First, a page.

The Spoked Traveller | Solitude seems to be a lonely word
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Solitude seems to be a lonely word

Solitude seems to be a lonely word

When I was 36, I wrote a feature story for the now defunct magazine, Homemakers. My first sentence: “I am 36 and I feel disconnected.” I thought of this story when I read the Globe and Mail’s front page weekend story: “Life of Solitude: a loneliness crises is looming.”

The feature mentioned the staid facts that yes, there are more single people in Canada than ever before, and yes, we, as a society, are a selfish lot that retreat to our homes and don’t care about what is outside our own front doors. Okay. But, I also believe the author forgot to mention one huge concept: North Americans are an individualistic society. In Spain, or Italy for example, one could conceivably go to a friend’s house on a Saturday afternoon without having an appointment. One could ‘drop in’ without making prior arrangements.

As a single woman, I certainly feel outside the norm of ‘couples.’ I’m sure this might not be the case if I was in an urban centre, Toronto, but then again, that isn’t true either. I had a friend from the Maritimes, a sassy, smart lady, move to downtown Toronto. She left after one year; she never felt more alone in Canada’s largest city.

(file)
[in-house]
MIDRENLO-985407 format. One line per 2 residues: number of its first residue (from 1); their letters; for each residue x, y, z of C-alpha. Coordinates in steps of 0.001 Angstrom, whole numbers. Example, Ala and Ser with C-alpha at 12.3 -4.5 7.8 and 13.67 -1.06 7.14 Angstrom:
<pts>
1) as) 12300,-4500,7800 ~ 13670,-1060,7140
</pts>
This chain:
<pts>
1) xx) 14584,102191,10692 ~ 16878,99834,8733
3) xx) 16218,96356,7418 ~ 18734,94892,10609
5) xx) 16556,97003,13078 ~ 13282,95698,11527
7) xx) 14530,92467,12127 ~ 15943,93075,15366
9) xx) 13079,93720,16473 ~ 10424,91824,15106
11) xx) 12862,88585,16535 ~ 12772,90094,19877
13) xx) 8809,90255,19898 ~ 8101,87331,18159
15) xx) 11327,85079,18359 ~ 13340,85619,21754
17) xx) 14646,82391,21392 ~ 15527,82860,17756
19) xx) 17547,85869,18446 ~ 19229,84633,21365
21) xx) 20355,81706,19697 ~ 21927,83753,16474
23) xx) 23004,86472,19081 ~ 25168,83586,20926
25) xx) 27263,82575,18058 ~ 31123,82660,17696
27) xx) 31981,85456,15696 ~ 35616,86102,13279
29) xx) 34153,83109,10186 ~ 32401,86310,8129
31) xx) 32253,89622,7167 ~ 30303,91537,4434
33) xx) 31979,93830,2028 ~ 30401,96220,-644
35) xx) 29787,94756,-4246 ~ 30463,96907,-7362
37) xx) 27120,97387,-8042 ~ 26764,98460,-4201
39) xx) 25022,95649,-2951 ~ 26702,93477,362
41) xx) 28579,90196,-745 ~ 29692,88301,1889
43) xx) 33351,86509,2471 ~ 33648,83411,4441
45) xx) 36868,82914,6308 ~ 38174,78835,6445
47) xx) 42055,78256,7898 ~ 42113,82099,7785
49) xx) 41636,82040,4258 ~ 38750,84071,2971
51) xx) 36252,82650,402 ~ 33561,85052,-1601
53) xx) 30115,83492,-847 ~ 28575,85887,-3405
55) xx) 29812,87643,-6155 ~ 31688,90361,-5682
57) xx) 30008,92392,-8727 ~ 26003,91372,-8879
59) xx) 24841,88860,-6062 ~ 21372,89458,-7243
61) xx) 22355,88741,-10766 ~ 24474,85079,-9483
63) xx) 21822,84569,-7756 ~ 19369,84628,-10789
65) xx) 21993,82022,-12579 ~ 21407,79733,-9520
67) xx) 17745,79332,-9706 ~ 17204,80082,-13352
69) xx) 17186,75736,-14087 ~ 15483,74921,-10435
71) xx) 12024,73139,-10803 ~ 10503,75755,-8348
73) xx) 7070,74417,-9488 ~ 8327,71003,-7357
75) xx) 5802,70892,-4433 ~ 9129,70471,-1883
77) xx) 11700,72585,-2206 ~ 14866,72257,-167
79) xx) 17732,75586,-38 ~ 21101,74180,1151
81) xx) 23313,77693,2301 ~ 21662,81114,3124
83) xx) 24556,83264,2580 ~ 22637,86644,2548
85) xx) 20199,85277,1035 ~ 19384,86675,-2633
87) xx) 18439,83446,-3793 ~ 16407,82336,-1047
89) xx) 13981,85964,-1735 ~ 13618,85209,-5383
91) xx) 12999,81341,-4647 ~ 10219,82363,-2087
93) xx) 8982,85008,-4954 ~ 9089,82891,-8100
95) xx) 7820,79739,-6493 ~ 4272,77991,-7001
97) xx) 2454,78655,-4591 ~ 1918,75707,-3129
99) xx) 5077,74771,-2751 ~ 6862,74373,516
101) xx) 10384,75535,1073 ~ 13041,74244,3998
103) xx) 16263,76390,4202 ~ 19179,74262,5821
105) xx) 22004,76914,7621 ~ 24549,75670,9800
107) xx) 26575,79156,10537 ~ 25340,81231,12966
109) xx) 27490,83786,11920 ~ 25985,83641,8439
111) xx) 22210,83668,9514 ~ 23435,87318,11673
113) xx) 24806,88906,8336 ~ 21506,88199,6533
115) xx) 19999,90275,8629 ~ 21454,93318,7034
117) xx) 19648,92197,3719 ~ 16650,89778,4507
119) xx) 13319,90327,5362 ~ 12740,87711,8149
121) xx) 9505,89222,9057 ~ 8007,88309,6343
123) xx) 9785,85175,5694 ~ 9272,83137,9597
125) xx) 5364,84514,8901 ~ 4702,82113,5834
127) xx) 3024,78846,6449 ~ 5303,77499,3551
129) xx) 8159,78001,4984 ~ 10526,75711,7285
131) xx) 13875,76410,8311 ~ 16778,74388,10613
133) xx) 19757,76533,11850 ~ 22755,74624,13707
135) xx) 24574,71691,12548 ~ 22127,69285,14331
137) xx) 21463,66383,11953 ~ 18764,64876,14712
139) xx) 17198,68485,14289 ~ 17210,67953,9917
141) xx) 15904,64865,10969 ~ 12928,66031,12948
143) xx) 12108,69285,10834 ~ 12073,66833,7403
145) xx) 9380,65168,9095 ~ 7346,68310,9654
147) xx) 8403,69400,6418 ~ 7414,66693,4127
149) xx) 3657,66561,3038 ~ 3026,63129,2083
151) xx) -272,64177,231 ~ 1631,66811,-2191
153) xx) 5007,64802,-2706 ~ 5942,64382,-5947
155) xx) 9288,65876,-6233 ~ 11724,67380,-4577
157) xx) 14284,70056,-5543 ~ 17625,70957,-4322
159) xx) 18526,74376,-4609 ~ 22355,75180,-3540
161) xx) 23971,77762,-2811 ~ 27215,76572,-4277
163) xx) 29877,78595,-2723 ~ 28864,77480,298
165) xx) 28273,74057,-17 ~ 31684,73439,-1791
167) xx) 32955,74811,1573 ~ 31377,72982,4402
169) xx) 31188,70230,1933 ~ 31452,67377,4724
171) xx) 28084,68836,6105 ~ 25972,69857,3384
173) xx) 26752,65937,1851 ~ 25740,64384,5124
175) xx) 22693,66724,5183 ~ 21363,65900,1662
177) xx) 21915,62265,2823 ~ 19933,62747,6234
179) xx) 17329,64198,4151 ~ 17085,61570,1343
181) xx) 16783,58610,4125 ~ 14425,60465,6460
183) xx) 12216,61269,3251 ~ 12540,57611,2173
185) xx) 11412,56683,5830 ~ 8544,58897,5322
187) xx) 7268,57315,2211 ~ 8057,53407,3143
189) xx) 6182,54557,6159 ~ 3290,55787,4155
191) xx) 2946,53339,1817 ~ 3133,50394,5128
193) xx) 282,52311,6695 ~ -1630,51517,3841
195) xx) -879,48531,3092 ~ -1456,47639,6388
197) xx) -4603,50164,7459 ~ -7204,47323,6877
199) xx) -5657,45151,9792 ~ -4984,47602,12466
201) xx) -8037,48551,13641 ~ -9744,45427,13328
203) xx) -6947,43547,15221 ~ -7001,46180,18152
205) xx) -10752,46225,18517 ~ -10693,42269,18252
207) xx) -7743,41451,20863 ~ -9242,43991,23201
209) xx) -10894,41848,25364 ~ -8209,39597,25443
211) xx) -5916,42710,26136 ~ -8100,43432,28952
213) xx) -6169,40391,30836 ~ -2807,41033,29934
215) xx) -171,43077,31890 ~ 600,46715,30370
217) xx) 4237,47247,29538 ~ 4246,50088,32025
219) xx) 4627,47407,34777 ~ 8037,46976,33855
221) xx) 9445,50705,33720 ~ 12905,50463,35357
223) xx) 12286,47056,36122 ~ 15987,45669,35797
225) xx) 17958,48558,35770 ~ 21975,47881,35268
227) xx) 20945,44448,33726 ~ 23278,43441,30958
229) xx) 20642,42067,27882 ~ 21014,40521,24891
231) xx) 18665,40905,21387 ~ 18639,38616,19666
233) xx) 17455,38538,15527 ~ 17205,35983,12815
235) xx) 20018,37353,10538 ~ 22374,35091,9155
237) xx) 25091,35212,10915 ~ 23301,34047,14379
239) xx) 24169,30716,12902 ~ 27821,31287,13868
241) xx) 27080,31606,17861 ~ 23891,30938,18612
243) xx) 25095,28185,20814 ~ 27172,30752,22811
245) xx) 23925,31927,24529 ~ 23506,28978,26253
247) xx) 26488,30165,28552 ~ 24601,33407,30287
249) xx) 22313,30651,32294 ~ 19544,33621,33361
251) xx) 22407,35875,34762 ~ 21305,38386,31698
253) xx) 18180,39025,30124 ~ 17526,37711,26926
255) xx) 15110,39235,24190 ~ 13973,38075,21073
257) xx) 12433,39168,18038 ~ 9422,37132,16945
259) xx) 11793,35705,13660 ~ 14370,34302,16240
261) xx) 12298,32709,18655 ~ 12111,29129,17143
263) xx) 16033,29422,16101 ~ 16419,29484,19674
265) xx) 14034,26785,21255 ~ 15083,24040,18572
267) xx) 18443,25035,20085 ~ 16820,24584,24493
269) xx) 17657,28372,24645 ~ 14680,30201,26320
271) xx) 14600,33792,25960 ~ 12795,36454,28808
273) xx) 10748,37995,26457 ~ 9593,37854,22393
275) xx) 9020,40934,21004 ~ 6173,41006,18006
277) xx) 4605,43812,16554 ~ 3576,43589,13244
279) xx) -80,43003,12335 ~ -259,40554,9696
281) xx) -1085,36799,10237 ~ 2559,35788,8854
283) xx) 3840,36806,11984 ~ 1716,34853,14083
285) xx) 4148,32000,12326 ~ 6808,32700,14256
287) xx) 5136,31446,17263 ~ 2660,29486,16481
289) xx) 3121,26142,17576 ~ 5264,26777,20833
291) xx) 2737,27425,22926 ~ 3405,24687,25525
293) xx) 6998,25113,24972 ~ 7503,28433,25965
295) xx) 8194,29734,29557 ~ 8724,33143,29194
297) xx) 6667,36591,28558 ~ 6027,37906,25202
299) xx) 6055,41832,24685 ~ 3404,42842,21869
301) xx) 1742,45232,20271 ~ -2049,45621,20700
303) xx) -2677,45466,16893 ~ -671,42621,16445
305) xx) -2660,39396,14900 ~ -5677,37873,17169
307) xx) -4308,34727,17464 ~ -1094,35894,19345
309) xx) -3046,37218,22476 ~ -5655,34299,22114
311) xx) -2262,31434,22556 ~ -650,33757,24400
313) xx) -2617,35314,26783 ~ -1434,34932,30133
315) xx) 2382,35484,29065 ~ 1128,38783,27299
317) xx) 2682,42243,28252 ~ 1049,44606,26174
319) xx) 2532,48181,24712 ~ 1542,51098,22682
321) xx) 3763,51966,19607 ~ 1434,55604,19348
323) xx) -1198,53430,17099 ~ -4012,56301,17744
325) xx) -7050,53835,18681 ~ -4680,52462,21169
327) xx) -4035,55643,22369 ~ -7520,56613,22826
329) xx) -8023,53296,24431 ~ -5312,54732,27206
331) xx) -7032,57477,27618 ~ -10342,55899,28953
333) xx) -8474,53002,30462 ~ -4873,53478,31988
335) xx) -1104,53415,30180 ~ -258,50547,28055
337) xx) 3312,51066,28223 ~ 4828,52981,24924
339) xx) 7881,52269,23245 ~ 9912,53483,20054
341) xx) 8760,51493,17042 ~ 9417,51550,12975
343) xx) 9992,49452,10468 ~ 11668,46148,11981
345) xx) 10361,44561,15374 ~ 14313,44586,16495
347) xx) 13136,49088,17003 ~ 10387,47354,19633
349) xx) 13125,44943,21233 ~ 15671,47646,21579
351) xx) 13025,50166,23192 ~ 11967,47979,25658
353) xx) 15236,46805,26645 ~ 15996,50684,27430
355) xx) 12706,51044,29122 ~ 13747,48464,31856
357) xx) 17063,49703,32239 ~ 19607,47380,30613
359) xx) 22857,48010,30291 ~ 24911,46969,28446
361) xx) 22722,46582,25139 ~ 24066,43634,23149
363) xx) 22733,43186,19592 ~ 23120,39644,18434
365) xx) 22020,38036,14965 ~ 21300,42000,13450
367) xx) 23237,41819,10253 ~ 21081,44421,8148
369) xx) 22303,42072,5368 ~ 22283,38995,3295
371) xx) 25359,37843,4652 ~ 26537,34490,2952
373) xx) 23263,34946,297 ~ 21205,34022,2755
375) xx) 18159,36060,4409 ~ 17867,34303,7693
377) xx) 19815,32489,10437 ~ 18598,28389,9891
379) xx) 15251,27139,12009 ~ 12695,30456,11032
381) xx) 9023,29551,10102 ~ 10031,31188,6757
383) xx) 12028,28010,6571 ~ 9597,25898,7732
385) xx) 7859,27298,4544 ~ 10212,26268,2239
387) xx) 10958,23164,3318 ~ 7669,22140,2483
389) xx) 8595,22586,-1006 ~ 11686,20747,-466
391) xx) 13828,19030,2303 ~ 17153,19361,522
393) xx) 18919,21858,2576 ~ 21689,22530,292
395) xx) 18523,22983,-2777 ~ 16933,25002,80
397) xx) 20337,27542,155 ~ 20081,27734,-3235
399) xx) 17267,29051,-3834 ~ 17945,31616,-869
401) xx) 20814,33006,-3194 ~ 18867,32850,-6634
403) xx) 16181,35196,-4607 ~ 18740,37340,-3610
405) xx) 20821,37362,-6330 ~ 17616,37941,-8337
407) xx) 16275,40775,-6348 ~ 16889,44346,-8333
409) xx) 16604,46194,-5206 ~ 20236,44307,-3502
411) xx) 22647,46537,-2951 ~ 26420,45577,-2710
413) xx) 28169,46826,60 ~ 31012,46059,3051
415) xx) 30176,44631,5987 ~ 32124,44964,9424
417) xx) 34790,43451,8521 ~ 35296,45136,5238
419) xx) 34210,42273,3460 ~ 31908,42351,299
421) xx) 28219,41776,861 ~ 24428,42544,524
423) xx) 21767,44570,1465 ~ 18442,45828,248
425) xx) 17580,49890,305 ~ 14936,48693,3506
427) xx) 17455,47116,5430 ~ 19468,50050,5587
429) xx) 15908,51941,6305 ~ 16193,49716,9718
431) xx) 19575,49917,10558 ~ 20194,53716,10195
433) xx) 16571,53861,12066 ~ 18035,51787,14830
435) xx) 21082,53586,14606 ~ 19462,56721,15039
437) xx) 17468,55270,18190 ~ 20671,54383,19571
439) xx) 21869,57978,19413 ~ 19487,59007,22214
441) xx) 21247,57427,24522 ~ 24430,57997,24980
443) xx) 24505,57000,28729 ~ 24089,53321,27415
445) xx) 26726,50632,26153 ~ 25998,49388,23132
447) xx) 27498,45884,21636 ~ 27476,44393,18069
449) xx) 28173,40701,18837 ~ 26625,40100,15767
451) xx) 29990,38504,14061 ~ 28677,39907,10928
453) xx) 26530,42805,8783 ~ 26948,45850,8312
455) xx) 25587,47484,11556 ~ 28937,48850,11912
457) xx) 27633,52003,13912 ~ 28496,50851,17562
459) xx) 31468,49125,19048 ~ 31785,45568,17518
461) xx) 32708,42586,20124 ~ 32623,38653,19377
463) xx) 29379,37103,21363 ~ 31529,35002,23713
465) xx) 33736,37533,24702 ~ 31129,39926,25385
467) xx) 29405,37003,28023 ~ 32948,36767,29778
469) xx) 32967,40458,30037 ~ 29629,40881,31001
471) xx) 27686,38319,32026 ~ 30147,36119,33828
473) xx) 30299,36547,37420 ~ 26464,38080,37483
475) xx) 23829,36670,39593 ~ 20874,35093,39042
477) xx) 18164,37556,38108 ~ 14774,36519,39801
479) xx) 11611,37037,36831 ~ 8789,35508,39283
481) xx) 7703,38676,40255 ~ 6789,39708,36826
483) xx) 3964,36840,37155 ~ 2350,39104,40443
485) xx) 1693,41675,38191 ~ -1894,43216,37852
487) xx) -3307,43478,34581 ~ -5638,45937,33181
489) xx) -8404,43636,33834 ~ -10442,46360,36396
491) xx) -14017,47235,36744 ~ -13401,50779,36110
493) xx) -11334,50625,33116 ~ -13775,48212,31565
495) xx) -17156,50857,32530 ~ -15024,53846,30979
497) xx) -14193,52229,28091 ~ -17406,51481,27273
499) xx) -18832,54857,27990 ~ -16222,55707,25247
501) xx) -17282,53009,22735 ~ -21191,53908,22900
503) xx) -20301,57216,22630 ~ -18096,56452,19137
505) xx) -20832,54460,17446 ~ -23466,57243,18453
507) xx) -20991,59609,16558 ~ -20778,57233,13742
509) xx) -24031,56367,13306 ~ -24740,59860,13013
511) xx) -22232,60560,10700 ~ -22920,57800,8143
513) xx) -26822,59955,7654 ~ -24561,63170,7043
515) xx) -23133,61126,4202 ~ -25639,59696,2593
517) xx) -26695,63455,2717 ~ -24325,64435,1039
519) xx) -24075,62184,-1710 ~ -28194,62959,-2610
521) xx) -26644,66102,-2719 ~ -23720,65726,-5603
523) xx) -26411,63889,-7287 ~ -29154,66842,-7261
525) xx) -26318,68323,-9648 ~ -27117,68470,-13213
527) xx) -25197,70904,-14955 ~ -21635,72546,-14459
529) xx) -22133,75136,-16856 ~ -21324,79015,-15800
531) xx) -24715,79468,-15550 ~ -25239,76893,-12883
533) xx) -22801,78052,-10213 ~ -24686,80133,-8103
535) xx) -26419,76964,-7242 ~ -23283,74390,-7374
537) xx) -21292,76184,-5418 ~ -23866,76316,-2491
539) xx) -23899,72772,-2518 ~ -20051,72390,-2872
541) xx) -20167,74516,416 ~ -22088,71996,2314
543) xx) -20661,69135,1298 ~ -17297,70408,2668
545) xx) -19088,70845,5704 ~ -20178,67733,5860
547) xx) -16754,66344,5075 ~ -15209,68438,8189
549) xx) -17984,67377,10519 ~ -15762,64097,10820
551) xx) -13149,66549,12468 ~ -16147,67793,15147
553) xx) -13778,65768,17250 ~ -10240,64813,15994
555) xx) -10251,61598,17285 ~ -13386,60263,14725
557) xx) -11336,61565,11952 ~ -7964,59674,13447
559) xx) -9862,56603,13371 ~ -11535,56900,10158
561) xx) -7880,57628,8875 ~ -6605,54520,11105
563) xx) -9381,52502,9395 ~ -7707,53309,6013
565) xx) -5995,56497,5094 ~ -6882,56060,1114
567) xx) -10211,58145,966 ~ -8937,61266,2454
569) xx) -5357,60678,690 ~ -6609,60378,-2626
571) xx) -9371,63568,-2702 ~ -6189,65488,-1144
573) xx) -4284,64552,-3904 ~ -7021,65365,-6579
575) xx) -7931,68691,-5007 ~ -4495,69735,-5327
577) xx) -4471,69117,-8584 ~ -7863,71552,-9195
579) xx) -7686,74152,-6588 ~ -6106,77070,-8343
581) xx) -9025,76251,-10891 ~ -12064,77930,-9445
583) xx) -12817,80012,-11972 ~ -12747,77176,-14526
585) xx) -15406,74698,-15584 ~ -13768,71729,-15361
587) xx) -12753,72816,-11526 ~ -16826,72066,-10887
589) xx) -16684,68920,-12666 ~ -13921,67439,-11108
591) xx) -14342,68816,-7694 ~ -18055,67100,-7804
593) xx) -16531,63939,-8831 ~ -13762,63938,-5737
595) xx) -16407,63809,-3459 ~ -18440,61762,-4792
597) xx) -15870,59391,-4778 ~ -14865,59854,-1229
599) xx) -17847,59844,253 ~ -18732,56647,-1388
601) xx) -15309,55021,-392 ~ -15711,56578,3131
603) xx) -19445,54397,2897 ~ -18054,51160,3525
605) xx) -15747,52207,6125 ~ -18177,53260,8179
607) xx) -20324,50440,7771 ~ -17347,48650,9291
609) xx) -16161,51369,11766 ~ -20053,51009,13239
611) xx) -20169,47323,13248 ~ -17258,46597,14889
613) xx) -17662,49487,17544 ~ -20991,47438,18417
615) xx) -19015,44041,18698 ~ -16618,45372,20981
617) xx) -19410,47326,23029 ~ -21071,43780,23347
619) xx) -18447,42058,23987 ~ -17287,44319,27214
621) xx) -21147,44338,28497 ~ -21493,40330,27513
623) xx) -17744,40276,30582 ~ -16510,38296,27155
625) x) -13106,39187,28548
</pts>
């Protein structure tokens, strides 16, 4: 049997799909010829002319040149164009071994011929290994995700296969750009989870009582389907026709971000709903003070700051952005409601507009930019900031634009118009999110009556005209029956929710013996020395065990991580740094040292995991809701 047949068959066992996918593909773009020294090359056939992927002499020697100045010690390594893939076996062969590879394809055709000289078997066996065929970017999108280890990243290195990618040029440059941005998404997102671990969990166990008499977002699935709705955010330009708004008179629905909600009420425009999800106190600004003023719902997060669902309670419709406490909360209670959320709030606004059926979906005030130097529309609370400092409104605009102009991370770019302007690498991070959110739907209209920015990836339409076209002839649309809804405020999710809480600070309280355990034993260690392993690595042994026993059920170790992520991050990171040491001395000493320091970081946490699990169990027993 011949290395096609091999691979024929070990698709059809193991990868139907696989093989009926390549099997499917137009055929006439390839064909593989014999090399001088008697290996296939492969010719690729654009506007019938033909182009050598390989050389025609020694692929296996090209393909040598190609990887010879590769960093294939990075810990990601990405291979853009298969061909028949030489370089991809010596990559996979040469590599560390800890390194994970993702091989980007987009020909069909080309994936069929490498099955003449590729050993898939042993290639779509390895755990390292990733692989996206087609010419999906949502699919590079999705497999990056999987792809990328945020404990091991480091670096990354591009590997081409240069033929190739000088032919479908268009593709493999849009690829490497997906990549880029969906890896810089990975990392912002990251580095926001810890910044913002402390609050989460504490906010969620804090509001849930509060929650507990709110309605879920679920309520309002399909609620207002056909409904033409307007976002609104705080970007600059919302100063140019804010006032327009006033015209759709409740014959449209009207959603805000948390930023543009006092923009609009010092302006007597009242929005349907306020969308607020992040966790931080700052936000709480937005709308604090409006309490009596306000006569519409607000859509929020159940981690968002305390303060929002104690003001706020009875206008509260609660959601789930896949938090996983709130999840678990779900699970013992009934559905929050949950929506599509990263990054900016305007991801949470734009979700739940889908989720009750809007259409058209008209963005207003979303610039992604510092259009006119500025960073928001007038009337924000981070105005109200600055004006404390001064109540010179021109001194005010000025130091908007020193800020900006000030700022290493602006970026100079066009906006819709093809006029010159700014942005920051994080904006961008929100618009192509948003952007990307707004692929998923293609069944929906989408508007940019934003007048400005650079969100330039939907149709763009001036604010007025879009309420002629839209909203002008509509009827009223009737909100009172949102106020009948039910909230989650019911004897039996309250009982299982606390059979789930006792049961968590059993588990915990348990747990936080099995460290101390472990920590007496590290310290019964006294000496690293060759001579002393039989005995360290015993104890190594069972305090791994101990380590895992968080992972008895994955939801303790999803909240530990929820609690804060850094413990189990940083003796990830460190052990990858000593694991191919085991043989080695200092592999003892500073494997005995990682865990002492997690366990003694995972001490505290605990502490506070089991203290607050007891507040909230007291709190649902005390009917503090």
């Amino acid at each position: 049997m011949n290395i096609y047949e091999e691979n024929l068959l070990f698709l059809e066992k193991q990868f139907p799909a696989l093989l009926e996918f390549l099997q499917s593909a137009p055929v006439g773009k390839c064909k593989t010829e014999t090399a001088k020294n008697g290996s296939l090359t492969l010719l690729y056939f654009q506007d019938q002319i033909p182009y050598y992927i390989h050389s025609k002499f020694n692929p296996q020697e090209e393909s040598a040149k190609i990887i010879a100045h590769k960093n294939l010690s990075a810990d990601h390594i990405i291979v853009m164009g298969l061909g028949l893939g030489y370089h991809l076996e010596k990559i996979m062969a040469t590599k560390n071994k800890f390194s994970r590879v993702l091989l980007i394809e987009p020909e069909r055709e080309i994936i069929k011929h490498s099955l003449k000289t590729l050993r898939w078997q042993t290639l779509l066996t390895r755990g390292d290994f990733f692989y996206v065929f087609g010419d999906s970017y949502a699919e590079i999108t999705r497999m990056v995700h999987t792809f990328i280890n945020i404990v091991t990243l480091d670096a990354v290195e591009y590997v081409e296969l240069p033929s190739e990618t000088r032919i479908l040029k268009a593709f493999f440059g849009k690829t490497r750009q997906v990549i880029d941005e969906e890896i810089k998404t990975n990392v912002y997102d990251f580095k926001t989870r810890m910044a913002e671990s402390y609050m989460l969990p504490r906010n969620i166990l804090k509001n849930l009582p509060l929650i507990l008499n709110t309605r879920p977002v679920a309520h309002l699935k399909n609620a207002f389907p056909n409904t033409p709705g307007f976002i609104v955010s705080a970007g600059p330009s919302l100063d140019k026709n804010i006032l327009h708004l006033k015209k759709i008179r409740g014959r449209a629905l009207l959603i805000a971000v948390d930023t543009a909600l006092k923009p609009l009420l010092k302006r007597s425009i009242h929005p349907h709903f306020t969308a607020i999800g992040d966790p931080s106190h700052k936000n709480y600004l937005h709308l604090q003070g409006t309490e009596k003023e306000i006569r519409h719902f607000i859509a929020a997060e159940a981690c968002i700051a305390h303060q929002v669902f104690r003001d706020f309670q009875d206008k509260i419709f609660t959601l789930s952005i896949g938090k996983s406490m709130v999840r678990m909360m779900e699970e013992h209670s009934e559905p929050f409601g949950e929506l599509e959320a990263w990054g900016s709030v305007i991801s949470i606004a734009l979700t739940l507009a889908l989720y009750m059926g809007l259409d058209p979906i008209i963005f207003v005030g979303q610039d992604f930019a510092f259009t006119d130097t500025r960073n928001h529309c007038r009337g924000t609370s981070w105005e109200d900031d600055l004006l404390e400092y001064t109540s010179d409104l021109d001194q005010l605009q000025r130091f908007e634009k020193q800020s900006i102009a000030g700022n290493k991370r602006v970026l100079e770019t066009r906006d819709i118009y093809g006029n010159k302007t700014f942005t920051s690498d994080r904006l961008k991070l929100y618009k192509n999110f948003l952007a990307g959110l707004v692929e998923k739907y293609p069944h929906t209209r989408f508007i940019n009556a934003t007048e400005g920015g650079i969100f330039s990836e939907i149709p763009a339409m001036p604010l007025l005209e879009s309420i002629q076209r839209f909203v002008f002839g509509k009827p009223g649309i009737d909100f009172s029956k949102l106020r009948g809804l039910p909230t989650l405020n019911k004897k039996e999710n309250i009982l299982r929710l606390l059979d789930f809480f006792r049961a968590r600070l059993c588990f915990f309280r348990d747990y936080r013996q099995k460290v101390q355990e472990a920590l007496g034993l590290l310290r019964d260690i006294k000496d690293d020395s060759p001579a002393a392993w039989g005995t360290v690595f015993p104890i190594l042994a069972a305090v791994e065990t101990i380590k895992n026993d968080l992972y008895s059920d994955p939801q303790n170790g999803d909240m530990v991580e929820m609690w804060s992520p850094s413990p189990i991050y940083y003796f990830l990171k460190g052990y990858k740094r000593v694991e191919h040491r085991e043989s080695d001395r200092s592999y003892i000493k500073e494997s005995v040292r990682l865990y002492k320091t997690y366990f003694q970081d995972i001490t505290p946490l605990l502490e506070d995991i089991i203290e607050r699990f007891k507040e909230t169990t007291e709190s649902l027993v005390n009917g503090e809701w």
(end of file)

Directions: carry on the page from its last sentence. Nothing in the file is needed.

Ok, so I can’t really do the ‘drop in’ thing here in my town of London, but I have certainly begun doing things I love and I think singles have a responsibility to fill up their time. For example, I have rediscovered sewing. I’m not particularly good at it–my latest sweatshirt creation is more like a muscle shirt, showing more belly than I would like, but for a few hours, I’m completely immersed. A naked Jian Ghomeshi at the door couldn’t get me to stop sewing. Well, anything else but that.

I also argue that one could be in a relationship and feel immensely lonely. I know many. Just because you sit down to supper across from someone every day does not mean that you feel connected and comforted. A world can sit between you.

This summer I ran into someone I hadn’t seen since high school. “You always seemed like a loner in high school,” he said to me. I took this as a complement. Really. How cool is it to know you can amuse yourself and be your own best friend? It’s not to say I don’t love people–anyone who knows me realizes that I am a huge extrovert–it’s the reason I travel: to meet people. I get a huge rush from being around creative individuals. But, at the heart of it, I know that I can rely on myself for my own happiness.

I do miss the ‘drop in’ thing. I wish this wasn’t the case here; I wish I felt like more of a community–but then again, I have a choice. When I feel like I need to be around people and part of a community, I go to my bar, The Morrissey House. Or, I could always move. And that my friends, is the freedom of singledom–something for another post.

 

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